by Joe Rooks Rapport
Then the LORD God formed Adam, out of the dust of Adamah , and breathed into its nostrils the breath of life; and Adam became a living soul.
And the LORD God planted a garden eastward, in Eden; and there God placed Adam, the work of God’s hands.
And the LORD God planted, Adamah, the earth with every tree that is pleasing to the sight, and good for food; the tree of life also in the midst of the garden, and the tree of the knowledge of good and evil.
And a river flowed forth out of Eden to ever water the garden; and from thence it was parted, and became four great streams …
And the LORD God placed Adam in the garden of Eden to guard and to serve it. —Genesis 2:7-10 & 15
Environmentalism runs deep within our Biblical tradition. We learn this from “The Beginning,” from the story of our creation and our connection to the Earth. We are reminded of this each year as we celebrate the Jewish holiday of Tu B’shvat, the New Year of the trees.
I grew up in the Hiawatha Forest, so I needed few reminders of the grandeur of nature. Michigan’s Upper Peninsula is commonly called “God’s Country” for its thousands of lakes and waterfalls, and for the forests that surround them all. Living in Louisville has many benefits, but city life has a way of distancing us from our roots in the land and our connection to the earth.
It seemed perfectly natural to me growing up that God’s Garden would be planted with trees: trees of wisdom and trees of life. There is a certain power to a forest filled with trees. There is a stillness and a peace that permeates the woods: tall shafts of trees reaching skyward as eternal reminders of the Eternal One who once planted two trees, which began it all.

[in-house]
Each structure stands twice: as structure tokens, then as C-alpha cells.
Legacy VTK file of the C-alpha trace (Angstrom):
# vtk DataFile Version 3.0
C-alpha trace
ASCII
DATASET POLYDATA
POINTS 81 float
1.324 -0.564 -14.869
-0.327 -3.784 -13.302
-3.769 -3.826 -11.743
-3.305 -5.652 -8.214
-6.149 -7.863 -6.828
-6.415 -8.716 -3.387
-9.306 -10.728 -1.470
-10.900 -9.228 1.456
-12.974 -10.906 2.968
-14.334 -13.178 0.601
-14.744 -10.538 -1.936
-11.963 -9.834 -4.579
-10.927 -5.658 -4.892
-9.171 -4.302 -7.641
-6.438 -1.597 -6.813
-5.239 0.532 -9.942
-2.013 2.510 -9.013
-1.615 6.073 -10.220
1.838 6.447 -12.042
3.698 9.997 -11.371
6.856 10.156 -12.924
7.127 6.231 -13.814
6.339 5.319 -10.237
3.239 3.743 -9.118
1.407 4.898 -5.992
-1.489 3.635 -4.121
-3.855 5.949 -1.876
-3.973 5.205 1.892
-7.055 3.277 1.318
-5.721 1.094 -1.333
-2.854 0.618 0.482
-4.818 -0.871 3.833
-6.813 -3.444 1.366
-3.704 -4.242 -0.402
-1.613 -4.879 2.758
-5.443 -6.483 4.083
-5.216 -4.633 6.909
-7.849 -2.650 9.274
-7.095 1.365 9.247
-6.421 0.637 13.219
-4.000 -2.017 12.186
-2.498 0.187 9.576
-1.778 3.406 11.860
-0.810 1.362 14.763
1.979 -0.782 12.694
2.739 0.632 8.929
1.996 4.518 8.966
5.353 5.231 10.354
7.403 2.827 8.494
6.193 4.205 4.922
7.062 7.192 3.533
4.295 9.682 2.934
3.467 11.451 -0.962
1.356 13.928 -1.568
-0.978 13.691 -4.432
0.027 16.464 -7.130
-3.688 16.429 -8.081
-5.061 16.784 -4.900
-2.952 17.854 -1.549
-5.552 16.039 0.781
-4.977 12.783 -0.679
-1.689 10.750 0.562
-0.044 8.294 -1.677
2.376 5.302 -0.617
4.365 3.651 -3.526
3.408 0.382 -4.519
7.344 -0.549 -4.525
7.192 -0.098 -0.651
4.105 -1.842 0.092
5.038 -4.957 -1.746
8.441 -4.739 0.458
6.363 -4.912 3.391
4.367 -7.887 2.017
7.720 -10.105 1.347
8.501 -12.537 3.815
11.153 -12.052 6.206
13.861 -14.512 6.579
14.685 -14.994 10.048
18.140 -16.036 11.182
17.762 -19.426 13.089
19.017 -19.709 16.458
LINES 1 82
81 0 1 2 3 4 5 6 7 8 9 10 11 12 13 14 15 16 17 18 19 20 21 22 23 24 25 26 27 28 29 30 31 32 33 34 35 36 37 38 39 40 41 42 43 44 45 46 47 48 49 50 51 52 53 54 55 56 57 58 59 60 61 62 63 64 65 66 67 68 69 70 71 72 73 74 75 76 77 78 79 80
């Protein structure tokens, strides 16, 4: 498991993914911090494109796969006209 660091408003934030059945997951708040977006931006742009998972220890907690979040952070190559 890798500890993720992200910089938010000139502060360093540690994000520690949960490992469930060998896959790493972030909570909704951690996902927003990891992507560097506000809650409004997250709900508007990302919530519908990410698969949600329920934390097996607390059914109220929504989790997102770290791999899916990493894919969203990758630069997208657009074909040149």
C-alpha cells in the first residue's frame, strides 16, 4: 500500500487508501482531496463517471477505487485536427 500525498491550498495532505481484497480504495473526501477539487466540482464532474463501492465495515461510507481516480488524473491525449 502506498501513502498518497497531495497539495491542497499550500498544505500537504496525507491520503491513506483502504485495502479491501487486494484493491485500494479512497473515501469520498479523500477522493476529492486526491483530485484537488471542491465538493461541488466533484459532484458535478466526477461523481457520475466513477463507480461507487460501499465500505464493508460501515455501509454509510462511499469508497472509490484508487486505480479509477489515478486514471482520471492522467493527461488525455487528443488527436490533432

And beneath the forest floor lies a mystery all its own. If you have ever traveled to an ancient forest and seen trees that stand hundreds of years after their first seedlings once bloomed, then you know what I mean by the “wisdom” they can teach. Consider, too, this simple question: How many trees now stand in the great Redwood Forest? If you guessed more than a thousand, you were wrong. If you guessed more than a hundred, you were wrong as well.
There is but one tree in the Redwood Forest, and though it seems there are many more, the truth is that after all the centuries have passed, the roots of the forest have joined as one. The trees, the roots, the soil and the earth itself are one great ecosystem bound together in a circle of life. What happens to any part of this circle happens to us all.
That “oneness” is the reason behind the little known Jewish holiday that falls this time of year. Tu B’shvat was celebrated Feb. 13 by Jewish communities throughout the world. We planted trees in the Holy Land and here at home to remind us of our responsibilities to be partners with God in the ongoing process of creation. We gathered for a mystical meal steeped with images from the Kabbalah, renewing the connection between the spiritual and physical facets of our world. We remembered that the God’s wisdom itself is called our Tree of Life as it is written: “It is a tree of life to all who hold fast to it and all of its supporters are happy.” (Proverbs 3:18)
Tu B’Shvat sends us back to the roots of our Jewish tradition with a new perspective on their meaning for our lives today. Now, in the coldest of months, we look out at the desolation of winter and imagine a rebirth that is to come. We know there is life beneath the bare surface of this season, a life that will bloom again come spring. In the same way we can sense a connection between the seen and the unseen, the invisible lines of life that connect us all.
May we all hold fast to this wisdom, in preserving our tree of life, our forests and our world.
Joe Rooks Rapport is a senior Rabbi at The Temple, congregation Adath Israel Brith Sholom. Contact him at [email protected]